We all love helium balloons, don’t we? Pretty floaty things that cheaply cheer up a dreary event room for hire… Personalise them and someone will feel a little warmer around the heart – Happy 80th Birthday Grandad! Dennis and Dave’s Wedding! Poppa’s Little Princess! Give your loved one a heart shaped balloon for Valentine’s Day… awww….
And then, when we’ve had a few glasses of wine, there’s the added fun of undoing the balloon and breathing in the helium, and speaking in a weird high voice for a few sentences. We’ve all done it, it’s ridiculous and very very funny.
Except I now feel a little bit guilty about that innocent bit of fun, because now I know that helium is an incredibly rare and marvellous gas and maybe I shouldn’t be using it so flippantly.
Helium… hmmm… this is one of those subjects that makes me wish I’d paid more attention to my science lessons in school. But I was a giddy musical geek who gave science up as soon as I possibly could. So bear with me.
Eek, it’s getting a bit sciency!!!
Helium is one of six noble gases. The noble gases are all called noble because they are incredibly stable, and helium wins first prize as being the most chemically inert element yet discovered. It won’t blow up or become corrupted with other gases. If helium were a person, it would be the Dalai Llama: stable, adaptable, brilliant, admirable, noble, but unrepeatable when it’s gone. (That’s entirely my flight of fancy – please don’t tell any scientists you’ve met. And if you’re a scientist, pretend you haven’t read it.)
It’s also the second lightest of the gases. Hydrogen is lighter, but you wouldn’t want hydrogen balloons at your party. Students of 20th Century history will know of the terrible tragedy of the Hindenburg, the German passenger airship that blew up in 1937, killing 36. The jury’s still out on what actually started the fire, but certainly the hydrogen used to lift the dirigible was highly flammable.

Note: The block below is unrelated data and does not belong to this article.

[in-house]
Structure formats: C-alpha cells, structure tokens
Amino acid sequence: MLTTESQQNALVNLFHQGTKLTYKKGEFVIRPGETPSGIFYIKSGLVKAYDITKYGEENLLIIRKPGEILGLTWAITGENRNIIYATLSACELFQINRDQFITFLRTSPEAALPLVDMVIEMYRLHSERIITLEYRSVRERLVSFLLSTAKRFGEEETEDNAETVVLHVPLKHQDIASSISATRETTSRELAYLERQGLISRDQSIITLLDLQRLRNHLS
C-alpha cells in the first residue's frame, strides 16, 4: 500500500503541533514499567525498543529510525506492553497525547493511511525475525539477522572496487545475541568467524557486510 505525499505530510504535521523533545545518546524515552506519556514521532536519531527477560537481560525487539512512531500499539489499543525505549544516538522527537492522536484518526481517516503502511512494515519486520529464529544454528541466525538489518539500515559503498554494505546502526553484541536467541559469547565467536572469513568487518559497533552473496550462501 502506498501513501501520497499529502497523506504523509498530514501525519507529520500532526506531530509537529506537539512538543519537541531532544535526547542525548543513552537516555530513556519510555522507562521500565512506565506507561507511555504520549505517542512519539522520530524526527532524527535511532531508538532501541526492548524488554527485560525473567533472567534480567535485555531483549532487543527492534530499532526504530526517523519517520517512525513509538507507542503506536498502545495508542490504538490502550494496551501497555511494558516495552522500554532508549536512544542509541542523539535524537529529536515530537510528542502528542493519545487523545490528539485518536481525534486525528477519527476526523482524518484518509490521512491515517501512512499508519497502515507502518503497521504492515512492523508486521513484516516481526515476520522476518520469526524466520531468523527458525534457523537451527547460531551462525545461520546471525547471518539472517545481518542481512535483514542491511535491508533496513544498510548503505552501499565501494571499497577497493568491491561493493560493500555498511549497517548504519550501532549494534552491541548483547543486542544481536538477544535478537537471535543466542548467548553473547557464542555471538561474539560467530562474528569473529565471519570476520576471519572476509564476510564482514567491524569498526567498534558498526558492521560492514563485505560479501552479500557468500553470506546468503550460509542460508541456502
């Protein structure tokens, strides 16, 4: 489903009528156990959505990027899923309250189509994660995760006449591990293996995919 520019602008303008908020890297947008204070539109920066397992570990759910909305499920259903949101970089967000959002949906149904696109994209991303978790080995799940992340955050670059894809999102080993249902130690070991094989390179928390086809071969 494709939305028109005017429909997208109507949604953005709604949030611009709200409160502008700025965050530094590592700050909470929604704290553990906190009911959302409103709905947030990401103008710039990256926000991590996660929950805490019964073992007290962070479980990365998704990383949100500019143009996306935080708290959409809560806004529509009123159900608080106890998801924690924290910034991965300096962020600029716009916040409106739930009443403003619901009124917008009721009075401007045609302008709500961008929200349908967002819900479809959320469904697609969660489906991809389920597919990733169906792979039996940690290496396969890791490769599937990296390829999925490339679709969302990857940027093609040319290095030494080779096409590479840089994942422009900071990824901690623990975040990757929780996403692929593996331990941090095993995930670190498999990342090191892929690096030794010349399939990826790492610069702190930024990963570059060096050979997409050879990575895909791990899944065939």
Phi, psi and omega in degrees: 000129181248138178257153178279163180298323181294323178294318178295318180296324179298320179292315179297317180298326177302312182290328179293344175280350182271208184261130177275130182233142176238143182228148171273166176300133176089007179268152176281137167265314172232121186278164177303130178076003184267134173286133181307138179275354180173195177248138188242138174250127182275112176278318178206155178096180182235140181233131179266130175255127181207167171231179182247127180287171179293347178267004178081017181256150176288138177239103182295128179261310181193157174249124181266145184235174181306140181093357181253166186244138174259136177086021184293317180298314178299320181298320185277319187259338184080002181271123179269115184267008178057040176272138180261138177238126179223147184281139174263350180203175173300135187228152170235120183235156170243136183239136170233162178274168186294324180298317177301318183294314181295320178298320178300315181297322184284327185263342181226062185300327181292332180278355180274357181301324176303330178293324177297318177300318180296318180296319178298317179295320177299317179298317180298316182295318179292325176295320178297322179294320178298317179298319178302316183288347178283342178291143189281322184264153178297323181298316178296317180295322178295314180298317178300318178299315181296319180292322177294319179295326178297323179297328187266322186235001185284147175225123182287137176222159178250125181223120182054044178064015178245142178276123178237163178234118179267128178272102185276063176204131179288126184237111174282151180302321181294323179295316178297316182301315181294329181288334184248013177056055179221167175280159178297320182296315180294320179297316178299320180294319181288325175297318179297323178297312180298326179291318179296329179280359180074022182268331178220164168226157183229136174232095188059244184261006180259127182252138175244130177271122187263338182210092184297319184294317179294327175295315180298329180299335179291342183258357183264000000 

Strangely, in spite of being the second most abundant gas in the universe, here on planet earth, helium is one of the world’s rarest elements, making up about 0.0005% of the earth’s atmosphere. It’s harvested from underground, from fields of other gases as a by-product of those gases.
Helium’s lightness is its downfall – or perhaps I should say, it’s upfall – because the minute it hits the surface of the earth it vamooses into outer space. Gravity has no effect on it. Whoosh, and it’s gone. That’s why it’s so brilliant for party balloons.
It’s put to better use in MRI scanners, where it acts as a coolant for the superconducting magnets that produce those astonishing images of your insides, and which have become such vital diagnostic tools.
It’s a key component of the tanks that deep-sea divers wear – mixing it with oxygen helps prevent them getting “the bends”. Without it, the Large Hadron Collider wouldn’t exist. Not only that, I’ve had to end my dreams of making my fortune smuggling radioactive materials because I’ve discovered that Helium-3 can aid in detecting neutrons from a long distance. It really is the most miraculous stuff.
Since helium is so scarce and non-renewable, scientists and manufacturers are very keen that we don’t waste it. Only 14 plants around the world produce helium for sale, in the following countries (and in order of quantity produced) – USA, Qatar, Algeria, Russia, Poland and Australia Some of those plants only produce tiny amounts.
The USA did have huge quantities which had been stockpiled in the Federal Helium Reserve, but the stocks outstripped the demand for so long that in 1996, the US Government decided to get rid of its surplus, and cheaply.
However, as more and more uses have been found for this wonder gas, it’s become more expensive. From 2007 to 2017, the price went up by 250%.
In July 2017, the blockade of Qatar by a large group of other Arab countries meant the second largest supplier of helium was suddenly unable to sell or shift it out of the country. The blockade continues.